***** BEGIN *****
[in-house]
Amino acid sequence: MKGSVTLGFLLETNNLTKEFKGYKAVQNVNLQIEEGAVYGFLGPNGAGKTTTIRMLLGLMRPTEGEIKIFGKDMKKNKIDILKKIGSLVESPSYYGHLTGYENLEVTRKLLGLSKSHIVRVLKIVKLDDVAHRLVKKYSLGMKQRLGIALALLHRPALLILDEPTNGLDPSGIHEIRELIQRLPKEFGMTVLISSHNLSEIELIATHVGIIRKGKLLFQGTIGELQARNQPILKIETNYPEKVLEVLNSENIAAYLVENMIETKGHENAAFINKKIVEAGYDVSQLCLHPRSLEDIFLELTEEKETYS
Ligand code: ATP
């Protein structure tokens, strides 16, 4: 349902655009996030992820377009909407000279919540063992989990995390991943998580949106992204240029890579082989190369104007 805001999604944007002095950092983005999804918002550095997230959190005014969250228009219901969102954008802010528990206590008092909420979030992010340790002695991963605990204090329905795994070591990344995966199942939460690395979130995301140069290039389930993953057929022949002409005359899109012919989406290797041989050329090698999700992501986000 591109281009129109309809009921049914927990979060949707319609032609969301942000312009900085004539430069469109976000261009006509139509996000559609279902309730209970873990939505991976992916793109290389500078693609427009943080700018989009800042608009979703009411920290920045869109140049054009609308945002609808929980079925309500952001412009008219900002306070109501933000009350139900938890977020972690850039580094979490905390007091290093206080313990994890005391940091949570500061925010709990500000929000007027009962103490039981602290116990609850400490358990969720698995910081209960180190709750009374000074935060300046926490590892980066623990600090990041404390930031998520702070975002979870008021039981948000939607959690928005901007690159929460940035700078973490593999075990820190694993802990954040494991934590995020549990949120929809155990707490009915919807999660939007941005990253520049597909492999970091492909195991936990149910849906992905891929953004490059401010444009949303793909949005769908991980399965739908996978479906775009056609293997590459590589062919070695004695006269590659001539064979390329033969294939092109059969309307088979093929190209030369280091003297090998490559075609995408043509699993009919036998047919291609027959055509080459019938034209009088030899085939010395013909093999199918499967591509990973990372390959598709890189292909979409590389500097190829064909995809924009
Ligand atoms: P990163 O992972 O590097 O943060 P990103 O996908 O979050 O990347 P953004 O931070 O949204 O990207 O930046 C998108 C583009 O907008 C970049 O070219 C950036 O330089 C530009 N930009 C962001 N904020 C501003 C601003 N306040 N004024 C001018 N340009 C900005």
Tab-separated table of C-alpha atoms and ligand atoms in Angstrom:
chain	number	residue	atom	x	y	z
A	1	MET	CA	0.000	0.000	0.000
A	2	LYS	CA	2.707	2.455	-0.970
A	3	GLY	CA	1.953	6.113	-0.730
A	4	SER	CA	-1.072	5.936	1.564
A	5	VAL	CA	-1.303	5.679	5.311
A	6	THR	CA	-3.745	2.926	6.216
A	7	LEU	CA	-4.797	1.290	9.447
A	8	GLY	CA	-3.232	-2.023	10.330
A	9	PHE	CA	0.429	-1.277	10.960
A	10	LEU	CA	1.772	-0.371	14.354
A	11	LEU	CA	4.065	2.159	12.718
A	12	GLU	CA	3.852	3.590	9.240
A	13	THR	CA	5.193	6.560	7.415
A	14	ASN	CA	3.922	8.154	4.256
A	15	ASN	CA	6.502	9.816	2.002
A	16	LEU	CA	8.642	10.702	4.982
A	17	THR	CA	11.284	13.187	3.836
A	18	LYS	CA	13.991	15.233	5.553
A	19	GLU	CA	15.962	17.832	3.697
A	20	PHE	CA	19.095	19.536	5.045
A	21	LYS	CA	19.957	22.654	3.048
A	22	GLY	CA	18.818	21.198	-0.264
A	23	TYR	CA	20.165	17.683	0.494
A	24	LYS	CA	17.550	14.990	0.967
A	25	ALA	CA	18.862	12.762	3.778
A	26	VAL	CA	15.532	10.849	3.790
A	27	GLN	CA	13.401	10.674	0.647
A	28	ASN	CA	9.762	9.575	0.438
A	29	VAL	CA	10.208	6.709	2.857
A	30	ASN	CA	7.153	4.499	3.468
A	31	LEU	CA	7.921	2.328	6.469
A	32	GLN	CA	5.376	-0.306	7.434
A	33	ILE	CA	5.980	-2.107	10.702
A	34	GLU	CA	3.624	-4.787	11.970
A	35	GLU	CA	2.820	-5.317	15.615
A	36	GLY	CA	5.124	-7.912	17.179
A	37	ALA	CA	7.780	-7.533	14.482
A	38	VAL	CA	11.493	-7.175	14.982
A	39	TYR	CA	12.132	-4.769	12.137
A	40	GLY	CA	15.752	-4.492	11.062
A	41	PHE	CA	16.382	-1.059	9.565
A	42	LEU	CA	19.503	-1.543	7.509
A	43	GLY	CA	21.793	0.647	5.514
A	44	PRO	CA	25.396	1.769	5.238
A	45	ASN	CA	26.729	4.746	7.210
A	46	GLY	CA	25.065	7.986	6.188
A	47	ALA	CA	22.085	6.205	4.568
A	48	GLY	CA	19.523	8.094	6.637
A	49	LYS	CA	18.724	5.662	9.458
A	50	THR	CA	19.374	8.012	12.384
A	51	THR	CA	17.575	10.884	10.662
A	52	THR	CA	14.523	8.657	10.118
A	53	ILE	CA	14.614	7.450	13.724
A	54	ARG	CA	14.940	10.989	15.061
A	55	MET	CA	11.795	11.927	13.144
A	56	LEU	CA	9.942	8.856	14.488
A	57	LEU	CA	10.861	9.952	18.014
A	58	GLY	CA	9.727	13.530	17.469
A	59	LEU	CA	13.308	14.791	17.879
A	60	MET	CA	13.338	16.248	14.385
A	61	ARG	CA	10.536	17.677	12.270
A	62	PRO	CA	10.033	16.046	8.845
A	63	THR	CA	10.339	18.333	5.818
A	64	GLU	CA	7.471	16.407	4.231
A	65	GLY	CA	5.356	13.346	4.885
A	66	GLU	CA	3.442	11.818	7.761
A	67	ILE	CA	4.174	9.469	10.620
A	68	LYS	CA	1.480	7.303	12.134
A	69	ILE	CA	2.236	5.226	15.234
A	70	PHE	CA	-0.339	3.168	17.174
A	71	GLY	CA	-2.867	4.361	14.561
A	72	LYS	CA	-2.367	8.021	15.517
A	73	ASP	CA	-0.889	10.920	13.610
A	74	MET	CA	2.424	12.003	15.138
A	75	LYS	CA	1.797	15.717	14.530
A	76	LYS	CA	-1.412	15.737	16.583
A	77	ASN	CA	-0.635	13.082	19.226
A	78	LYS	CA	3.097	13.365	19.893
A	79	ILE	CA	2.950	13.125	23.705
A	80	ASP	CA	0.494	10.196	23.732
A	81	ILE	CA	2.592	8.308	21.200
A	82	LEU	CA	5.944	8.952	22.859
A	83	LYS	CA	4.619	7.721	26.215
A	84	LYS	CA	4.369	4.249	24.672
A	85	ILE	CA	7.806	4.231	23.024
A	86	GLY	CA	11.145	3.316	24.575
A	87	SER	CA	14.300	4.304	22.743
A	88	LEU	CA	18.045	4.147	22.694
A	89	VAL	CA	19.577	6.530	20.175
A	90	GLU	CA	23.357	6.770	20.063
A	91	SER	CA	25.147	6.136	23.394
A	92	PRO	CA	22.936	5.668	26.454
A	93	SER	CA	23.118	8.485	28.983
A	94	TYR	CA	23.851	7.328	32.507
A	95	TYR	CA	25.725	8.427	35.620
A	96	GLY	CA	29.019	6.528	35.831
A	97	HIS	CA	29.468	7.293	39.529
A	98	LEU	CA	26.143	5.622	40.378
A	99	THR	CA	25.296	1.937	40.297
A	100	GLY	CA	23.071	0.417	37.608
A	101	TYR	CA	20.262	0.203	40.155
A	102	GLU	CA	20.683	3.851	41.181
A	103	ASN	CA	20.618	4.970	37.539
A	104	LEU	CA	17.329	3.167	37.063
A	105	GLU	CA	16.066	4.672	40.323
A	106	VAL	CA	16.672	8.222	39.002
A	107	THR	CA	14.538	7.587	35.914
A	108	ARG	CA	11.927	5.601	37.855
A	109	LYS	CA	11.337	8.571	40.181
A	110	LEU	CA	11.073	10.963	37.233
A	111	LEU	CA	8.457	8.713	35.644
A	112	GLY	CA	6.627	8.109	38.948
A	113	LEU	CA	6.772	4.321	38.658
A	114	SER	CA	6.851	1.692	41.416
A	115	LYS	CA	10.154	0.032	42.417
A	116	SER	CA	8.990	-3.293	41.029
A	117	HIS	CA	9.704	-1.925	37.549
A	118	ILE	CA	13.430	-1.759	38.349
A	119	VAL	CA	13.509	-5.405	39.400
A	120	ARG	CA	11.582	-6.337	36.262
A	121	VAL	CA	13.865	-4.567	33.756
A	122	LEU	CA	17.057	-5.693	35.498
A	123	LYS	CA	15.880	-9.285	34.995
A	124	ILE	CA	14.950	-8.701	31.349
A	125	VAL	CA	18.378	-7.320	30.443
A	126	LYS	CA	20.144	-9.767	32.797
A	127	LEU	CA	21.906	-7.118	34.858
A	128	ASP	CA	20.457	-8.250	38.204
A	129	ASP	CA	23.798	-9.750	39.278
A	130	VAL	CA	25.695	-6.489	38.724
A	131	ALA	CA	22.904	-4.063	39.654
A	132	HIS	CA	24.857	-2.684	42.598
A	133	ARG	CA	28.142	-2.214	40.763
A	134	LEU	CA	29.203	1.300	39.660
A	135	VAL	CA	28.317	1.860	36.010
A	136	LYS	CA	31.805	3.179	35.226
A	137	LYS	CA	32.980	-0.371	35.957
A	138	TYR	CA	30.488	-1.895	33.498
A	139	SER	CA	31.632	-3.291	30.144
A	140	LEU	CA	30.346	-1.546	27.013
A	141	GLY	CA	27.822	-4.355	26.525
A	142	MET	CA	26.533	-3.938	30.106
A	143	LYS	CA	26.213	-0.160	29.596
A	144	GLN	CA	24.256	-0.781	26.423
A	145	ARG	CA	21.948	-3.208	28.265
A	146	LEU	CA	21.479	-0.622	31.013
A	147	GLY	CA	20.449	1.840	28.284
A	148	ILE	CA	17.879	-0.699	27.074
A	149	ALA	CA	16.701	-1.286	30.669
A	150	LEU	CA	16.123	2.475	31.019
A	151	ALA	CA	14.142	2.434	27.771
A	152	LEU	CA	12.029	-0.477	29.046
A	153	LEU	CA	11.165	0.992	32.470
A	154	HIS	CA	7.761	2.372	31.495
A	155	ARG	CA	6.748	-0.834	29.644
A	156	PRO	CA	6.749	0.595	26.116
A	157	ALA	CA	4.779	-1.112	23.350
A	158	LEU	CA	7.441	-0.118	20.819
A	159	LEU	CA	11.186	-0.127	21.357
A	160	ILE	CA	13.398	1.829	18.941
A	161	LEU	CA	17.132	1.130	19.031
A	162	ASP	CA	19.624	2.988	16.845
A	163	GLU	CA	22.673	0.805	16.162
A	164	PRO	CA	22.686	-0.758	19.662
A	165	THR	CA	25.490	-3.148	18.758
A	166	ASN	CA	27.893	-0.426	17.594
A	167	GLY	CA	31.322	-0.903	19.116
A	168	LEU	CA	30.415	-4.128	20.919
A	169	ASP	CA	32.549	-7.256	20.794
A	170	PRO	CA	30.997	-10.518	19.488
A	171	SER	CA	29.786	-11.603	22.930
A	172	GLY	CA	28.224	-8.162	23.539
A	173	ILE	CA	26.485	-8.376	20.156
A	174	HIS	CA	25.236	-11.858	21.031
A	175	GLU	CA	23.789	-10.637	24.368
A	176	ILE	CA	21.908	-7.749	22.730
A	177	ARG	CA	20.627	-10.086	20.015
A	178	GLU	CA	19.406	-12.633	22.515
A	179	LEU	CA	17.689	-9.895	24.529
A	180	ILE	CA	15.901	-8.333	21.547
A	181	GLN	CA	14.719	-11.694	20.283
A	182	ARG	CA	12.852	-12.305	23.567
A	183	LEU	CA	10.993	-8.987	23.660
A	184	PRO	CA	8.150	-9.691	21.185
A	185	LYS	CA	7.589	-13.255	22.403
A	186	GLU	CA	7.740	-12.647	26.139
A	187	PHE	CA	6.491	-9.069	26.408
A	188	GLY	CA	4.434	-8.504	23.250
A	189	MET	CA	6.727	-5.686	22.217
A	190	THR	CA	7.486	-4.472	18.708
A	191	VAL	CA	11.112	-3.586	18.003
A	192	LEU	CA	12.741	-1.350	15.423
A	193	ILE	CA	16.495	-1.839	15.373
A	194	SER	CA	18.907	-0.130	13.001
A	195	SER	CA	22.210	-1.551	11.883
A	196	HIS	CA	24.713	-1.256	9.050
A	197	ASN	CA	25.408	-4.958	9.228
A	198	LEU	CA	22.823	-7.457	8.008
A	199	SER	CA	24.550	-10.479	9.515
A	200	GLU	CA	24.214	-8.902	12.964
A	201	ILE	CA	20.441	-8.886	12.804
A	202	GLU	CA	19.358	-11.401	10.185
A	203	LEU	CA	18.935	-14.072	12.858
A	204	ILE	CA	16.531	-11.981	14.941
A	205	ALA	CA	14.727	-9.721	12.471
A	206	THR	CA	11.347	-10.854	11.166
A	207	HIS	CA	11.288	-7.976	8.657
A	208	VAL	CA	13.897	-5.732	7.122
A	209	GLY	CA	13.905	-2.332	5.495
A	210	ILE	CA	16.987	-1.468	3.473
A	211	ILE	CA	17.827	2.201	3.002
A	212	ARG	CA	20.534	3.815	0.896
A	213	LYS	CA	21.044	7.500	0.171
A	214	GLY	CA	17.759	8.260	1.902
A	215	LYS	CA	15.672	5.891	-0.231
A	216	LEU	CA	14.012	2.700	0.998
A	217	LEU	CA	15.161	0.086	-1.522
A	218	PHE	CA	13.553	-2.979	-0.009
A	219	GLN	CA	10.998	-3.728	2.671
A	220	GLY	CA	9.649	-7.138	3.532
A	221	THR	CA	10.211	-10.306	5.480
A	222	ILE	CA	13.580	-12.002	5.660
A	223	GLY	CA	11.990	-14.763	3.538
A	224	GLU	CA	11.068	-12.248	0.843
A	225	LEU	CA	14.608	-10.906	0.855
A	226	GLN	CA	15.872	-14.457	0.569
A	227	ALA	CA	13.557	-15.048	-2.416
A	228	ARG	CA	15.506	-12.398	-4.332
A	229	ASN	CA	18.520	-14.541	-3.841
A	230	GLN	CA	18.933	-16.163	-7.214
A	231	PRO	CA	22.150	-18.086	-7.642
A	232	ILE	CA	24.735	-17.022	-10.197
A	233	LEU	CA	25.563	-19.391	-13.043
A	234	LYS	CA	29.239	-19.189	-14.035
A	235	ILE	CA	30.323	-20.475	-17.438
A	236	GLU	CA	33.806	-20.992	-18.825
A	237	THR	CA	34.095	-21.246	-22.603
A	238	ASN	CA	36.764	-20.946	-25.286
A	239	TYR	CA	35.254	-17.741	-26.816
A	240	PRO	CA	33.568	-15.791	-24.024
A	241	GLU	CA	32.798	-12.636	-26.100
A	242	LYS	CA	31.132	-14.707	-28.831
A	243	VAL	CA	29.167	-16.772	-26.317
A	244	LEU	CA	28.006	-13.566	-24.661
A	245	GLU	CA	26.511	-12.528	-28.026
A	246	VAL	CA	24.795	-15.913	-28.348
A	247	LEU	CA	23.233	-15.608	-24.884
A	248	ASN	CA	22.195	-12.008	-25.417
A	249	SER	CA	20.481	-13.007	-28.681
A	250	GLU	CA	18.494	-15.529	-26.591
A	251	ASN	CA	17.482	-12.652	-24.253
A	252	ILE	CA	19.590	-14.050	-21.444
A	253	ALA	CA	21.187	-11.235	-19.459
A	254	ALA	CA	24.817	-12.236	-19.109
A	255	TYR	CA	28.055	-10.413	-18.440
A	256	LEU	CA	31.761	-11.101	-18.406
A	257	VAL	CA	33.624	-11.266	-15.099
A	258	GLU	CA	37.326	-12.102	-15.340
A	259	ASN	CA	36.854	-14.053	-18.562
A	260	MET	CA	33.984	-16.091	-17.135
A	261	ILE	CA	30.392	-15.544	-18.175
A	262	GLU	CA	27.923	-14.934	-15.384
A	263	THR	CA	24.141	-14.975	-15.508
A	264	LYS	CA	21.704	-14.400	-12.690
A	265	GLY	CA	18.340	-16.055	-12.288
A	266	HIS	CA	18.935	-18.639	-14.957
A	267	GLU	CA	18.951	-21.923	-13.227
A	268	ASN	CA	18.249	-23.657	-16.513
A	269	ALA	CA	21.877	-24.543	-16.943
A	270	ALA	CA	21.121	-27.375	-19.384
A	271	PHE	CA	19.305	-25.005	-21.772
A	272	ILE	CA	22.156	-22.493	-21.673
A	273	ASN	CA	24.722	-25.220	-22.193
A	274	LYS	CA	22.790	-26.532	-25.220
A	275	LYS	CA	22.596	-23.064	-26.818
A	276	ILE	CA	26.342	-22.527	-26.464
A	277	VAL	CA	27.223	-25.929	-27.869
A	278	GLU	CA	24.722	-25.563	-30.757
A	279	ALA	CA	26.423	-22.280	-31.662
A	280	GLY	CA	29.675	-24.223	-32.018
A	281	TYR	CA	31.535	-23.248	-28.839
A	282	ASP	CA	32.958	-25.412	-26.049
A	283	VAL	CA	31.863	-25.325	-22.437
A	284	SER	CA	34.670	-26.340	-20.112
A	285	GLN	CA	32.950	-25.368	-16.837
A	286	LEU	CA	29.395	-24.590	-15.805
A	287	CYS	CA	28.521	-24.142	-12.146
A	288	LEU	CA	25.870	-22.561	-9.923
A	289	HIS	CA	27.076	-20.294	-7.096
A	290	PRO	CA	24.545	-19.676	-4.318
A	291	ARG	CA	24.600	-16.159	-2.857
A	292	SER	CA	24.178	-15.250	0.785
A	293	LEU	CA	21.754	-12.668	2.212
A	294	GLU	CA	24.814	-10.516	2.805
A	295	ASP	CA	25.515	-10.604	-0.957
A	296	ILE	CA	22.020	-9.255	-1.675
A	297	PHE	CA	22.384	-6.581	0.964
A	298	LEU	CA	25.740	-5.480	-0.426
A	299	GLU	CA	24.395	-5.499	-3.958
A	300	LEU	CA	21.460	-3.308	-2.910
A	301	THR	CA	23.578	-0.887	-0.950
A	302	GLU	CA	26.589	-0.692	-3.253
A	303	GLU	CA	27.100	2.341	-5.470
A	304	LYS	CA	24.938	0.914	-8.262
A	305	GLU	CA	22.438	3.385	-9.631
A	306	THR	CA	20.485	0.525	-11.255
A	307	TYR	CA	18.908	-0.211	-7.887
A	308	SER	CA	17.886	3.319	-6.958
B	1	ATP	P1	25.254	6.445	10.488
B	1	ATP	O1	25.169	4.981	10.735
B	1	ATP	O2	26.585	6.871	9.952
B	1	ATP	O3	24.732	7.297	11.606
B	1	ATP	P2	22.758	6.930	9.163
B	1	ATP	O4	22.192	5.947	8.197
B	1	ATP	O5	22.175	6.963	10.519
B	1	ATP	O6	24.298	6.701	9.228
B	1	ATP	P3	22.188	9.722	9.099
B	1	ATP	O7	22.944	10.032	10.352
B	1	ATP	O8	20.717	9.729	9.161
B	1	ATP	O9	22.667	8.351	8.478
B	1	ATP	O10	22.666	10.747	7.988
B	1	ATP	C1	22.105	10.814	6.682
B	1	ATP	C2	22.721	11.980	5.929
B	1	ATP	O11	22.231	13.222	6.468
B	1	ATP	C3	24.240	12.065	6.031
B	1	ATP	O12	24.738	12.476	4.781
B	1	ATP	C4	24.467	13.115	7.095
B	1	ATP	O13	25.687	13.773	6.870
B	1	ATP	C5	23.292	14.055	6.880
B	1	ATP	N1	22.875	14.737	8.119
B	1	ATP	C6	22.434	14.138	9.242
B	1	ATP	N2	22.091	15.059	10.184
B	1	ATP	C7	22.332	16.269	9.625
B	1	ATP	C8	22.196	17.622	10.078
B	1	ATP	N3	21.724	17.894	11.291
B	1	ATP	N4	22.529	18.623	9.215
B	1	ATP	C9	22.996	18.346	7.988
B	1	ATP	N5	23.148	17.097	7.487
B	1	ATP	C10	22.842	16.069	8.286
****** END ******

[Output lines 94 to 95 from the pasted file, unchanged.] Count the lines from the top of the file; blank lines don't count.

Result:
A	87	SER	CA	14.300	4.304	22.743
A	88	LEU	CA	18.045	4.147	22.694